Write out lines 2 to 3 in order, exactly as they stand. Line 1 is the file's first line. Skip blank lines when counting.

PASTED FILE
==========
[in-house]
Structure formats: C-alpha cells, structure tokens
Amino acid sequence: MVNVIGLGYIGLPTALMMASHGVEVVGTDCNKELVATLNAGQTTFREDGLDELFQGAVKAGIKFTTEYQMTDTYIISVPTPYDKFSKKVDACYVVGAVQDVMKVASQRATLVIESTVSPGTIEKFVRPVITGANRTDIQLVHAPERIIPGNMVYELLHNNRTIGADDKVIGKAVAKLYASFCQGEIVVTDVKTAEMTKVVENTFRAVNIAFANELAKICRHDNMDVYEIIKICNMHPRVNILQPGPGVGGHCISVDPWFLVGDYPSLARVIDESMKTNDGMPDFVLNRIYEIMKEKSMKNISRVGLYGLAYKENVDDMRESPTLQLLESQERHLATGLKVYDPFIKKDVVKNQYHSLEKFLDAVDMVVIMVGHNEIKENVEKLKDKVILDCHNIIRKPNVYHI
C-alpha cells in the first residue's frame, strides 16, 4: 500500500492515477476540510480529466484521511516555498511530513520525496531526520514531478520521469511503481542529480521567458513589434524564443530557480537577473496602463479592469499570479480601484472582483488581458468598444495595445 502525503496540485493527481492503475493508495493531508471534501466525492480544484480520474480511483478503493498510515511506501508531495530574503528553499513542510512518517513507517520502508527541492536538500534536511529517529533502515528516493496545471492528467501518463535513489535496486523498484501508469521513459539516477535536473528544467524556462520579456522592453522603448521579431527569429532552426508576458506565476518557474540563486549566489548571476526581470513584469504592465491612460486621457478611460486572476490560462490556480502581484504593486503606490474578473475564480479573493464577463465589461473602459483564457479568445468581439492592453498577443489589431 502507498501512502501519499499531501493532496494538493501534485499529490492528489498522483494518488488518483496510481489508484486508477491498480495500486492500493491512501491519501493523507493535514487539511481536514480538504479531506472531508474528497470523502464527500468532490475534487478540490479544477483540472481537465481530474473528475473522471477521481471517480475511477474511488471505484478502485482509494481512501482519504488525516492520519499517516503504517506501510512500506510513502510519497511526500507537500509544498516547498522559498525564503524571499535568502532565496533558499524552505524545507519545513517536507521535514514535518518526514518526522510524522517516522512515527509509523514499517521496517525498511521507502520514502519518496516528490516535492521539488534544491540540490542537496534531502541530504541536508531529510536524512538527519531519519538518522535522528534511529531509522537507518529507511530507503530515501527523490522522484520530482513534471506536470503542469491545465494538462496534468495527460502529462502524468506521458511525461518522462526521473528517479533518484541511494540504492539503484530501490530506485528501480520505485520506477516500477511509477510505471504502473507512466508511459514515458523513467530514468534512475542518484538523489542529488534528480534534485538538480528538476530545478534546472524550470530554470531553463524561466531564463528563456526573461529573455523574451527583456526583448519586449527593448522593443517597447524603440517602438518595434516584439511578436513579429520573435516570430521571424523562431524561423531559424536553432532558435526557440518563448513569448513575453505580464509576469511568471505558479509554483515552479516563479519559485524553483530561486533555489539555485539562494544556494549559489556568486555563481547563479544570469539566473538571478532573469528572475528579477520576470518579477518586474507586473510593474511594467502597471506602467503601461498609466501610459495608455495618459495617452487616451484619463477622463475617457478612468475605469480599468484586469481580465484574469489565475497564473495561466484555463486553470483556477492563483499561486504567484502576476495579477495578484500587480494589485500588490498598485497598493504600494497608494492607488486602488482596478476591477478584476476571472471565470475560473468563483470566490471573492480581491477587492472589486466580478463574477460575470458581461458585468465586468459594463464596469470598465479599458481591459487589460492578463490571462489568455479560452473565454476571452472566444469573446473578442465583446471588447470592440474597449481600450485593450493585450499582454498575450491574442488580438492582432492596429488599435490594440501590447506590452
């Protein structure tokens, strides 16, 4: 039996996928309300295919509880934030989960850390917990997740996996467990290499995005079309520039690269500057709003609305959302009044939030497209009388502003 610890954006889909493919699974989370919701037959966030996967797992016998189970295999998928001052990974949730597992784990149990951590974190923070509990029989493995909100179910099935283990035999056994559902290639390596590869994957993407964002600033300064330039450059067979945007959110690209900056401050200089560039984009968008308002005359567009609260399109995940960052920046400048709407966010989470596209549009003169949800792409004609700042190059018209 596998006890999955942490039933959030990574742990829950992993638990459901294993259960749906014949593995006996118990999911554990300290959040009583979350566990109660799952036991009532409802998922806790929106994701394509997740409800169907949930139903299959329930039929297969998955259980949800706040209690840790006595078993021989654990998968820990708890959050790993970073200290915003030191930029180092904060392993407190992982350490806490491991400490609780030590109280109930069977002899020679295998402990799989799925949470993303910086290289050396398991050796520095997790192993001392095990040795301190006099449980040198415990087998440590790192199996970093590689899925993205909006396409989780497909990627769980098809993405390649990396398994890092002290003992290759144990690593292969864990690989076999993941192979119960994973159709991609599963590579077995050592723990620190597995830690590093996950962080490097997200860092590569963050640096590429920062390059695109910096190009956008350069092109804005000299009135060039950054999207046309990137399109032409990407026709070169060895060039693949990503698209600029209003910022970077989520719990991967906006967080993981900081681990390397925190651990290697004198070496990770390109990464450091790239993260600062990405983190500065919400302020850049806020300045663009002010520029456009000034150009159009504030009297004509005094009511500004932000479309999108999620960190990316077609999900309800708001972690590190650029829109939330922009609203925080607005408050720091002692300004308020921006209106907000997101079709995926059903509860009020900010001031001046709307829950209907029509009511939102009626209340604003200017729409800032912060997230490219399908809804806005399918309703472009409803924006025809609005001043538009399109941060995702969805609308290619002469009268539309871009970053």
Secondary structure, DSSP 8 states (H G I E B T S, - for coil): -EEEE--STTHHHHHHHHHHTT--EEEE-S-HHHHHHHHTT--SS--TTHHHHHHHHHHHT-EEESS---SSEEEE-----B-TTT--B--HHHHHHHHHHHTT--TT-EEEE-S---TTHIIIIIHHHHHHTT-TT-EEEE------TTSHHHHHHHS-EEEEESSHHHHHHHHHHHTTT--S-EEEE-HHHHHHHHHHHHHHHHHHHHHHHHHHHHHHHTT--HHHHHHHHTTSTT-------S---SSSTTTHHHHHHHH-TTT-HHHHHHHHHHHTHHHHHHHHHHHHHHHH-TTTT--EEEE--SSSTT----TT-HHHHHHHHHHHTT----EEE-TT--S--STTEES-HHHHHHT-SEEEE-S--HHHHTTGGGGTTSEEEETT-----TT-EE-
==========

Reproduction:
Structure formats: C-alpha cells, structure tokens
Amino acid sequence: MVNVIGLGYIGLPTALMMASHGVEVVGTDCNKELVATLNAGQTTFREDGLDELFQGAVKAGIKFTTEYQMTDTYIISVPTPYDKFSKKVDACYVVGAVQDVMKVASQRATLVIESTVSPGTIEKFVRPVITGANRTDIQLVHAPERIIPGNMVYELLHNNRTIGADDKVIGKAVAKLYASFCQGEIVVTDVKTAEMTKVVENTFRAVNIAFANELAKICRHDNMDVYEIIKICNMHPRVNILQPGPGVGGHCISVDPWFLVGDYPSLARVIDESMKTNDGMPDFVLNRIYEIMKEKSMKNISRVGLYGLAYKENVDDMRESPTLQLLESQERHLATGLKVYDPFIKKDVVKNQYHSLEKFLDAVDMVVIMVGHNEIKENVEKLKDKVILDCHNIIRKPNVYHI